(13) It is necessary to establish the foundations of a relationship of mutual trust and continuous dialogue between the Agency and the national focal points, based on a clear and effective functioning mechanism and a set of rules. The Agency should therefore be empowered to financially support the national focal points and contribute to their effective functioning, including by providing an assessment of each national focal point relating directly to its contribution to coordinated Union action in the field of drugs.
(14) With the aim of supporting effective Union action in the field of drugs and contributing to the work of the Agency, the national focal points should, inter alia, assume a coordinating role in activities related to ensuring coherent drug-related data collection and monitoring, communication with the Agency and promotion of evidence-based decision making, ensuring a cross-sectoral and comprehensive national view of the drug situation, including any relevant information on new trends and challenges, and contributing to the establishment of relevant indicators. In addition, and in line with national competence, the national focal points have a key role in promoting and supporting evidence-based decision-making, supporting systems of collaboration, assessing the information needs of relevant stakeholders and compiling an up-to-date inventory of national drug information sources.
(15) In order to facilitate and structure data collection and information exchange, both qualitative and quantitative, and to support the establishment of an integrated and interoperable monitoring system enabling real-time monitoring, the Agency should develop and apply the appropriate digital solutions necessary for the performance of its tasks.
(16) In order to enable the Agency to make better use of the information available to it, for example to take more proactive measures such as threat assessments, strategic intelligence reports and alerts, and to enhance the Union’s preparedness for future developments, the monitoring and analytical capacity of the Agency should be strengthened as compared to that of the EMCDDA.
(17) In order to improve the Union’s preparedness, it is necessary to have a holistic picture of potential future developments of the drugs phenomenon. To prepare itself and to better equip policymakers for such future developments, the Agency should conduct regular foresight exercises taking into account megatrends, that is to say long-term driving forces that are currently observable and will most likely have a significant influence on the future, with the aim of identifying new challenges and opportunities for responding to drug problems.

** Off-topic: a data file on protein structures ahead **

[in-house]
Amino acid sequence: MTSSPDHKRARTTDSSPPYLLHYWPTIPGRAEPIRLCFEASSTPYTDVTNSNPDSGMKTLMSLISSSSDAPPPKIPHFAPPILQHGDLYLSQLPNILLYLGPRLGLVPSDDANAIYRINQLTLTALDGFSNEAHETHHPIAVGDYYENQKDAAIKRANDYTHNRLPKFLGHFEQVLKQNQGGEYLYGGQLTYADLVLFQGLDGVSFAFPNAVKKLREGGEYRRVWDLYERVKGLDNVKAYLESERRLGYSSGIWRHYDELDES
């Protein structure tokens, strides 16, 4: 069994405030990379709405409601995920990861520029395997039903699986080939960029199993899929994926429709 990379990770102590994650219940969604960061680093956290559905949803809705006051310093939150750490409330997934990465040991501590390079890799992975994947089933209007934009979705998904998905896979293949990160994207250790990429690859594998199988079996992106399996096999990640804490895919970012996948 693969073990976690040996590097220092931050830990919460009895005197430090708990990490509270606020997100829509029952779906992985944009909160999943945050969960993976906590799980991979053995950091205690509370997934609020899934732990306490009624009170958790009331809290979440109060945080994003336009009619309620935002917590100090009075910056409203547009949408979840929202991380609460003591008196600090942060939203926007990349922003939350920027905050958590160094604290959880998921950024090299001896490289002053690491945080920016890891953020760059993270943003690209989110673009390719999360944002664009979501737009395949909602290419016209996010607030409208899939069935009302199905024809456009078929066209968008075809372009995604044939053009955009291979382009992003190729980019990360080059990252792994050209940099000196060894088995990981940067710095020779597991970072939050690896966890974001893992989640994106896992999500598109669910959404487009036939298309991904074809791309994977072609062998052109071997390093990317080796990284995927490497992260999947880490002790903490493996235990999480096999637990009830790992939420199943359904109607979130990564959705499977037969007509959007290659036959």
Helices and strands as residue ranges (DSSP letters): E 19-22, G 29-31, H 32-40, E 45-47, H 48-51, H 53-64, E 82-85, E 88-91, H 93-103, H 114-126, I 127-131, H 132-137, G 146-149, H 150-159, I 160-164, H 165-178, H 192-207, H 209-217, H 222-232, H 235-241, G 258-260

(18) The drugs phenomenon is becoming increasingly technology-enabled, as was shown during the COVID-19 pandemic where a greater adoption of new technologies to facilitate drug distribution was observed. It is estimated that about two-thirds of the offers on darknet markets are drug-related. Drug trading uses different platforms, including social media networks and mobile applications. That development is mirrored in responses to the drugs phenomenon, with an increased use of internet communications and online interventions, including mobile applications and e-health interventions. The Agency, together with other relevant Union bodies, offices and agencies and while avoiding duplication of efforts, should monitor such developments as part of its holistic approach to the drugs phenomenon.
(19) New psychoactive substances which pose public health and social risks across the Union should be adequately addressed. It is therefore necessary to monitor new psychoactive substances and, in order to enable a quick response, to maintain the early warning system set up under Regulation (EC) No 1920/2006. The provisions of that Regulation relating to the exchange of information on, and the early warning system for, new psychoactive substances, including initial reports and risk assessments on new psychoactive substances, were amended recently and should remain unchanged in this Regulation.
(20) Based on strengthened monitoring by the Agency and the experience gained in the risk assessment of new psychoactive substances, the Agency should develop general health and security threat assessment capabilities. Greater capacity to proactively and rapidly identify new threats and inform the development of counter-measures is urgently needed as the current dynamic nature of the drugs phenomenon means that related challenges can rapidly spread across borders.